On my way to Moldova this past summer, I decided to brave the Russian bureaucracy (the eternal visa schemes) and traffic jams (2 hours from Sheremetyevo Airport) to spend one evening in Moscow. To make it count, I looked for restaurants serving cuisine that I was unlikely to eat anywhere else in the foreseeable future — this excluded the many Georgian and Uzbek joints. I found a small handful of Kazakh and Tatar restaurants, but the place that captured my attention served Buryat cuisine.
Located in the former space of an iconic Soviet jazz club, restaurant Selenge calls itself a Buryat-Mongolian restaurant. The Republic of Buryatia is an area of Russia that borders Mongolia, and indeed their two cuisines are very similar — one difference being that Buryats prepare several dishes with Baikal omul. The food at Selenge was a bit uneven, but one of the better dishes we tried was the buuzy, a local variation on Mongolia’s national dumpling.
It should be noted that in Mongolia, everybody loves buuz (sorry, I love bad puns):
There seem to be several regional recipes, with differences in the meats (lamb, beef, pork, chicken, fat) and vegetables (onion, carrot, cabbage) being used. The Buryat version typically consists of a mixture of beef, pork, onion, and garlic, and at Selenge the dish was served with grated carrot on the side. There are also a few variations on the traditional round purse shape. In addition to the above video, you might want check out this recipe for a slightly different folding method.
I decided to make Mongolian buuzy for the latest round of Ingredient Matcher‘s national dishes competition. The Buryat rendition I’m publishing here prepares the meat filling slightly differently. First, I add carrots to make it a bit more interesting, as the traditional seasoning apparently consists of little more than salt and pepper. Then, I cook the mixture beforehand to make the meat more tender. Since the meat is coarsely chopped by hand, it can be a bit tough if it’s not cooked enough (this is a complaint I often make about manty in Uzbek restaurants). Finally, I prefer rolling the dough very thinly, and then making my dumplings on the smaller side to be able to handle them more easily.
Yields about 30 dumplings
6.5 oz pork blade steak
6.5 oz beef sirloin steak
3 oz peeled carrot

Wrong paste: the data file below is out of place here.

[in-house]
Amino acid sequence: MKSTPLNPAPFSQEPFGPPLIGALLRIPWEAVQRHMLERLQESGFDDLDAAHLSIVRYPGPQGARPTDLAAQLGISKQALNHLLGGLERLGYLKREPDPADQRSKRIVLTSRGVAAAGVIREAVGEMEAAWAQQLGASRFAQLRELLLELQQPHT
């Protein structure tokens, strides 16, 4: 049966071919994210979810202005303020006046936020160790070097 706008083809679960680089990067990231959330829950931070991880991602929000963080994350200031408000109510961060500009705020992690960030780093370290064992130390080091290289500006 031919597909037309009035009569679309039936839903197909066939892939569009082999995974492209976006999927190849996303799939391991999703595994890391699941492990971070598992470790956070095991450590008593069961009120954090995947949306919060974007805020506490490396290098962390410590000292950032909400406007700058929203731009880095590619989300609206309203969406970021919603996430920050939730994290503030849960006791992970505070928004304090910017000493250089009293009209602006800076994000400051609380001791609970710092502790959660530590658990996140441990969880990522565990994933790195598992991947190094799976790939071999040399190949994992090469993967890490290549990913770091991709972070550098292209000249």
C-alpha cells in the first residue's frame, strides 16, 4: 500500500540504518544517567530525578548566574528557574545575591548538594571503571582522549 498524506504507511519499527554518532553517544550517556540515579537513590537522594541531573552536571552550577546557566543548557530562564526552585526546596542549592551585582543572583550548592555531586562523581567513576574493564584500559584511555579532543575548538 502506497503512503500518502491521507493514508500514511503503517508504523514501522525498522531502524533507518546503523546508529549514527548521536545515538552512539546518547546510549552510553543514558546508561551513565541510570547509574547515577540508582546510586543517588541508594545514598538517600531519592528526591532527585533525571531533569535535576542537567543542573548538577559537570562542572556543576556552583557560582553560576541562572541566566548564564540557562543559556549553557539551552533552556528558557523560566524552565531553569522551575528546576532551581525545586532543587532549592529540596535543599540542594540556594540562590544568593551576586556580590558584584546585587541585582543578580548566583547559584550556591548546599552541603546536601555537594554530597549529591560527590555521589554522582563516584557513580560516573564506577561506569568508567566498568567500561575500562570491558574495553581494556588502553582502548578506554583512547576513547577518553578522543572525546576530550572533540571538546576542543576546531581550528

4 oz peeled onion
0.4 oz (about 4 cloves) peeled garlic
1 oz light olive oil
3.8 g (about 1/2 tsp) salt
0.6 g (about 1/4 tsp) ground black pepper
4 oz vegetable stock
- With a sharp knife, cut both meats into 1/4″ small dice (if you want to save some time, you could grind the meat once through the large die of a meat grinder).
- Chop the carrots and onions into small dice as well, and mince the garlic. Sauté all the vegetables with half of the olive oil in a pan over medium heat, and cook until golden brown. Reserve.
- In a pan over high heat, brown the meat in the rest of the olive oil. Reduce the heat to low, add the vegetables, season with the salt and black pepper, and stir for a minute.
- Add the stock, cover with a lid, and simmer over low heat for 30 minutes. Let cool, then transfer to a plastic container, and refrigerate for at least 1 hour.
Yields about 30 dumplings
6 oz flour, sifted
1/4 tp salt
1.5 oz water
- In the bowl of an electric mixer fit with the paddle attachment, place half of the flour, plus the salt, egg, and water. Mix over low speed until homogeneous, scraping down the sides with a spatula.
- Add the rest of the flour and mix again until it forms a smooth paste. Keep mixing for one more minute, then wrap in plastic, and let rest at room temperature for 30 minutes.
Yields about 30 dumplings (4 servings)
1 tbsp finely sliced scallion greens
- Divide the dough into 4 equal parts to proceed in batches. On a floured surface, roll the dough very thinly. You can use a rolling pin, or a pasta machine (all the way to the thinnest setting).
- Make 3.5″-diameter discs using a cookie cutter. Place a small spoonful of meat filling at the center of each disc. Holding it in the palm of your hand, shape the disc like a purse, and pinch the edges all around the top. The goal is to create folds on all sides to make the dumpling look pretty, and keep the top of the dumpling closed (it is okay to have a tiny bit of filling showing).
- Repeat with the rest of the dough and filling. The dough scraps can be re-rolled to make more dumplings.
- Place the dumplings on a steamer insert lined with parchment paper, and steam in a closed pot for 15 to 20 minutes, depending on the thickness of the dough. If you don’t have a “dedicated” steamer, there are plenty of ways to make your own — Google is your friend.
- Sprinkle the dumplings with scallions, and serve immediately.